The day after the U.S. declared war with Japan, President Roosevelt signed Executive Order 9066 which authorized the incarceration and relocation of nearly 120,000 Japanese-Americans or anybody of Japanese heritage (americanhistory.about.com). Even though it was said that F.D.R. was right in his actions due to the war with Japan, the U.S. was wrong in relocating the Japanese. During this relocation process, these Japanese-Americans had to give up a lot while being relocated. Also, they were forced to relocate in internment camps, and the government’s reasoning for the relocation was flawed.
There were many things given up by the Japanese-Americans due to their round-up. They were only able to take with them what they could carry, which mainly consisted of clothing and toiletries. Because several people were given only 48 hours to be carrying only the necessities, countless things had to be left behind. These items included things such as simple household appliances, furniture, and agricultural machinery. Of the 120,000 Japanese-Americans who were relocated, it was estimated that they left behind approximately $200,000,000 worth of possessions, and some people even simply disposed of many of their items (lib.washington.edu).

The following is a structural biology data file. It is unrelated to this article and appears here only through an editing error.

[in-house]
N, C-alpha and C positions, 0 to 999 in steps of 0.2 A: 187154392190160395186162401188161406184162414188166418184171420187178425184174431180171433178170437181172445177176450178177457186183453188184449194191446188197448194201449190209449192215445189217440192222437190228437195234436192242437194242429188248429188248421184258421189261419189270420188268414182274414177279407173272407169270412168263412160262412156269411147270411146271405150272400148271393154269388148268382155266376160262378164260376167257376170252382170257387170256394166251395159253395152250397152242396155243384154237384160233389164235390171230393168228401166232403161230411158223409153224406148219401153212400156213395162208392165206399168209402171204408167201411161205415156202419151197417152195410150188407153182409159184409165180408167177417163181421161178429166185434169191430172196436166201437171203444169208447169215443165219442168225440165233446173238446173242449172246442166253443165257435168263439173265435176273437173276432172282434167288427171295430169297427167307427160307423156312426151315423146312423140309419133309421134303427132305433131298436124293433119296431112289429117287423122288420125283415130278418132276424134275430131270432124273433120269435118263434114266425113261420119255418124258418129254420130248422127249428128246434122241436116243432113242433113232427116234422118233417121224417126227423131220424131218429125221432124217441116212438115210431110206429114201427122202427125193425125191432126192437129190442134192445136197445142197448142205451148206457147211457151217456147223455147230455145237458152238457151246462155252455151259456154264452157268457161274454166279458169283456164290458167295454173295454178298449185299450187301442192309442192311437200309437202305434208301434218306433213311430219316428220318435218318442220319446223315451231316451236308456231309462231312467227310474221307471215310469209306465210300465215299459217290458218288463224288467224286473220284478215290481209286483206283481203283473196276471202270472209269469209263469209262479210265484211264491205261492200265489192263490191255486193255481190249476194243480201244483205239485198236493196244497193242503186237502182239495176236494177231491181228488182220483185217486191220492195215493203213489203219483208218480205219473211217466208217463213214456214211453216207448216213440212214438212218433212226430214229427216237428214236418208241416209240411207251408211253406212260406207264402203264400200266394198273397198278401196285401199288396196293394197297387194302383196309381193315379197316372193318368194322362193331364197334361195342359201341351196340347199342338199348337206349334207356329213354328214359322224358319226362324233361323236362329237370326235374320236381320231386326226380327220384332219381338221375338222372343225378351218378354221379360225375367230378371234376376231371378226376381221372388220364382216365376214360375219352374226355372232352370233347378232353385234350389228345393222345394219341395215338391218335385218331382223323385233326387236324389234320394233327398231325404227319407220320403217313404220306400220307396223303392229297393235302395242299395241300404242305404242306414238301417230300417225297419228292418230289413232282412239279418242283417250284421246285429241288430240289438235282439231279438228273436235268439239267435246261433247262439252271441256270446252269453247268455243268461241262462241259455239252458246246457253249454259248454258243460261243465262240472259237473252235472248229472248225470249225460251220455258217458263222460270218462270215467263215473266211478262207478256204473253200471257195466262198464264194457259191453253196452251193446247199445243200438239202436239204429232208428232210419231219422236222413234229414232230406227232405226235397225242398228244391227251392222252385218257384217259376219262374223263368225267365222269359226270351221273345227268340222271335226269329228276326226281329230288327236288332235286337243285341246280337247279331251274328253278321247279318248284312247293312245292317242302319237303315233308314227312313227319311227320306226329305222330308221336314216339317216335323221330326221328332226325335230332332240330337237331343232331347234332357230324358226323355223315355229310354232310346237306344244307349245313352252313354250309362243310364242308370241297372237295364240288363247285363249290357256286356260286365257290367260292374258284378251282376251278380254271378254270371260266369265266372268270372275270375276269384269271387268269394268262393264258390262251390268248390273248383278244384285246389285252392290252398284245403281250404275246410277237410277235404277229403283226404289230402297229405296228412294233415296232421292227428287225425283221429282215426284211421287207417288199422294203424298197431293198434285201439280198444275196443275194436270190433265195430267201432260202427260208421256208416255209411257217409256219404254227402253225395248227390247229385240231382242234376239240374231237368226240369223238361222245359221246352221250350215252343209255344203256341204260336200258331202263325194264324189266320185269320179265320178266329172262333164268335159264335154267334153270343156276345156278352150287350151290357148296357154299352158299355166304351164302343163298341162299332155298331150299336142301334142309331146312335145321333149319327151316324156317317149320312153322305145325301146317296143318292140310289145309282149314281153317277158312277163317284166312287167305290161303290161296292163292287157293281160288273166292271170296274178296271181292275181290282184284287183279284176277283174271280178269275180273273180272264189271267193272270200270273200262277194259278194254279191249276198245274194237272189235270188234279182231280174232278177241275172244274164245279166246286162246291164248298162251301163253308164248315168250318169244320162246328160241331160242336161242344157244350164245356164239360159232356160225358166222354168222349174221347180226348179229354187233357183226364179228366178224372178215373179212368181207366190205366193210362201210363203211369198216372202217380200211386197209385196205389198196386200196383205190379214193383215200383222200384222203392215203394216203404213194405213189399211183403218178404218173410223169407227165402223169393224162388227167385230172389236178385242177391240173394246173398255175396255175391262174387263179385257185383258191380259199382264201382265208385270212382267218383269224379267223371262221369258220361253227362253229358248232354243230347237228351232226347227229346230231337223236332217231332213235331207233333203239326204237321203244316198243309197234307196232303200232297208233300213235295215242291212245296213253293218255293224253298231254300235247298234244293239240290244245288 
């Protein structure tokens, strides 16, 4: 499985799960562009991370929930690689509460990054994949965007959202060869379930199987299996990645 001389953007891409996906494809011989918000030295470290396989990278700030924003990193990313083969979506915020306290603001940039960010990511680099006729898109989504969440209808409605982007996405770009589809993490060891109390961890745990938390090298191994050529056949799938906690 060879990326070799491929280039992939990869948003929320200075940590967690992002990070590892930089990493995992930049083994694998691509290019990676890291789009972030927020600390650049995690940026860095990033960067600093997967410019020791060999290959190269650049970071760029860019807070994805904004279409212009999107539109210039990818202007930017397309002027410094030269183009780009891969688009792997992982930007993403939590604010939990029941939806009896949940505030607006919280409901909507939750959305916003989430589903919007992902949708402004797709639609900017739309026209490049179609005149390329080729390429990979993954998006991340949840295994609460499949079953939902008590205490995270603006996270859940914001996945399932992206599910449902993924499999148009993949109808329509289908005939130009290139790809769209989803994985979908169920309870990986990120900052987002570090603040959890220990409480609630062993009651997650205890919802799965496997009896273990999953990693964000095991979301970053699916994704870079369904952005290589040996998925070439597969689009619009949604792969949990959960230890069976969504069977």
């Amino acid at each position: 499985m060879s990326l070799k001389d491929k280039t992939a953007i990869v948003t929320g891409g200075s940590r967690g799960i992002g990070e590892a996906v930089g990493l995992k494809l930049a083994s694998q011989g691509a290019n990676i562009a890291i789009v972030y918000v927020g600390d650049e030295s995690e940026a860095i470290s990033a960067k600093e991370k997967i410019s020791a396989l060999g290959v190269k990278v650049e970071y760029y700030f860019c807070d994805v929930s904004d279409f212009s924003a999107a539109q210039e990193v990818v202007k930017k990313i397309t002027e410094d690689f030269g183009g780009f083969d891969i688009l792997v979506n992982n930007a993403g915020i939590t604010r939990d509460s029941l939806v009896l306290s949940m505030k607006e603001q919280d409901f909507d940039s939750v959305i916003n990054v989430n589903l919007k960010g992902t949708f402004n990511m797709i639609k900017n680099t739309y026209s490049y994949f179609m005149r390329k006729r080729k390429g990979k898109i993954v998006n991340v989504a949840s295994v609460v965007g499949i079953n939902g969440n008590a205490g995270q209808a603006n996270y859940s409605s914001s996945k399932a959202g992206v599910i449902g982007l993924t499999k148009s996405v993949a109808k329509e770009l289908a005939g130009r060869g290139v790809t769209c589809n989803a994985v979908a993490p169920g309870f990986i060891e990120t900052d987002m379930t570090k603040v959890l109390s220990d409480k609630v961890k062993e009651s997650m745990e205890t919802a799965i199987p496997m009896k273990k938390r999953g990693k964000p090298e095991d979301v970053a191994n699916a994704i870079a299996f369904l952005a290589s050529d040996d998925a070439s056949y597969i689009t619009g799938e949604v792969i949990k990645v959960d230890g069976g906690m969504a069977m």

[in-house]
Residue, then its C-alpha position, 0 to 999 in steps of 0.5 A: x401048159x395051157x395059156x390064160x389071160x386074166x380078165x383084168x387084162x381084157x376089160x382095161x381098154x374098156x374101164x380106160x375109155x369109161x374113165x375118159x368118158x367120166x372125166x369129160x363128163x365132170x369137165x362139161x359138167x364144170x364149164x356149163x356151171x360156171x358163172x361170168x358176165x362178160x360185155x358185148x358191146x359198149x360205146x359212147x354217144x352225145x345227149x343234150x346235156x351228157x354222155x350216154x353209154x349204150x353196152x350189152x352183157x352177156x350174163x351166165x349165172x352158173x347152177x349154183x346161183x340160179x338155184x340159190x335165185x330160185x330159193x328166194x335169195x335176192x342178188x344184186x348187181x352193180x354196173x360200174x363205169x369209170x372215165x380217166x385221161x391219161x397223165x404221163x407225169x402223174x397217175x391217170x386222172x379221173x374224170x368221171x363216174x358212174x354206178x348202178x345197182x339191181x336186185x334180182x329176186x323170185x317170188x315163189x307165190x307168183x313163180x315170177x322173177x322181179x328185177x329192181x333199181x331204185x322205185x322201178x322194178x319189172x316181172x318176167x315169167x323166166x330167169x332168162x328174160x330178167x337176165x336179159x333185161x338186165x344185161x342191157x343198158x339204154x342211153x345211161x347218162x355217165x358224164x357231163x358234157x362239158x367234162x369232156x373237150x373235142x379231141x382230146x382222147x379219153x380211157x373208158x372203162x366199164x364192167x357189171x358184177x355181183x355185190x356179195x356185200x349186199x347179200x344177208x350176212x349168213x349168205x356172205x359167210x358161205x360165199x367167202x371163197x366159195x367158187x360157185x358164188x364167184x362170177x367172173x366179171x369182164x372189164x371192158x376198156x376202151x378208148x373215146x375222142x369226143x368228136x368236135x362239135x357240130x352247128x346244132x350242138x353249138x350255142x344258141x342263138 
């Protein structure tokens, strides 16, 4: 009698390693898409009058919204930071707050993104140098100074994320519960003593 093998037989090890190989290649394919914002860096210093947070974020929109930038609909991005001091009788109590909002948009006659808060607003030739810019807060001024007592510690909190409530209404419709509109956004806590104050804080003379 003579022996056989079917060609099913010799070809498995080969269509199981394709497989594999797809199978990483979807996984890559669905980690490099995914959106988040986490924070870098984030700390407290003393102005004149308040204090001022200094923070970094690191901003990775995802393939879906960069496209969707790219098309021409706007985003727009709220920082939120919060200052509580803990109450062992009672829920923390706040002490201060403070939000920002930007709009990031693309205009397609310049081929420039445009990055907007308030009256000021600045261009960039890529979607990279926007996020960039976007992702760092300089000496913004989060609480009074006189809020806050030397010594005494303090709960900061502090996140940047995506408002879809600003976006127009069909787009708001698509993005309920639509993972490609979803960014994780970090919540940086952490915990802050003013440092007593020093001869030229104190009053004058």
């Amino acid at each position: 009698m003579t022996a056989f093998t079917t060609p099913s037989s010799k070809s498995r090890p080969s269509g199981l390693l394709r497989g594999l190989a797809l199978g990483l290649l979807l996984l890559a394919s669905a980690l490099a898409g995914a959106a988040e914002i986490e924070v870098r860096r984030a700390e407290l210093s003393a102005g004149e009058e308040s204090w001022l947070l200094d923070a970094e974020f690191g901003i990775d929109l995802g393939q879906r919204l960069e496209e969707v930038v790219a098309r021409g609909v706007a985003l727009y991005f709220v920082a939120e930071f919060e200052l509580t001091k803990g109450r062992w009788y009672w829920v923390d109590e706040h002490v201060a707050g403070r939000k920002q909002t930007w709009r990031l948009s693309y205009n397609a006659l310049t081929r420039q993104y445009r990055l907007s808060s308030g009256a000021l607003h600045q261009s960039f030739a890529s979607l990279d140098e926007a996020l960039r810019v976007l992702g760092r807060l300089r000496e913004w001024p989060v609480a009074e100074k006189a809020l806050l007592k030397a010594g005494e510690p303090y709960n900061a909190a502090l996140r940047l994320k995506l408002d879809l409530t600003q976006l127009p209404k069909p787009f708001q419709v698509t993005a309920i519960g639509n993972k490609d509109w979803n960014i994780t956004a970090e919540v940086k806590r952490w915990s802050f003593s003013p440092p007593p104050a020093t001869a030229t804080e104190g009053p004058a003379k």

There were also a good number of well-accomplished American citizens of Japanese
heritage who were taken from their homes, businesses, pets, possessions, and friends.
Furthermore, one of the flakier of the things left behind was that some children were even taken from their great lives with their Caucasian foster parents. There was obviously several things given up by Japanese-Americans during the relocation, but the biggest and most important one of all was their freedom.
After these people were taken from their possessions, they were relocated in internment camps. There were many dangers in these camps, and their lives in them were far from luxurious. Each camp had barracks which...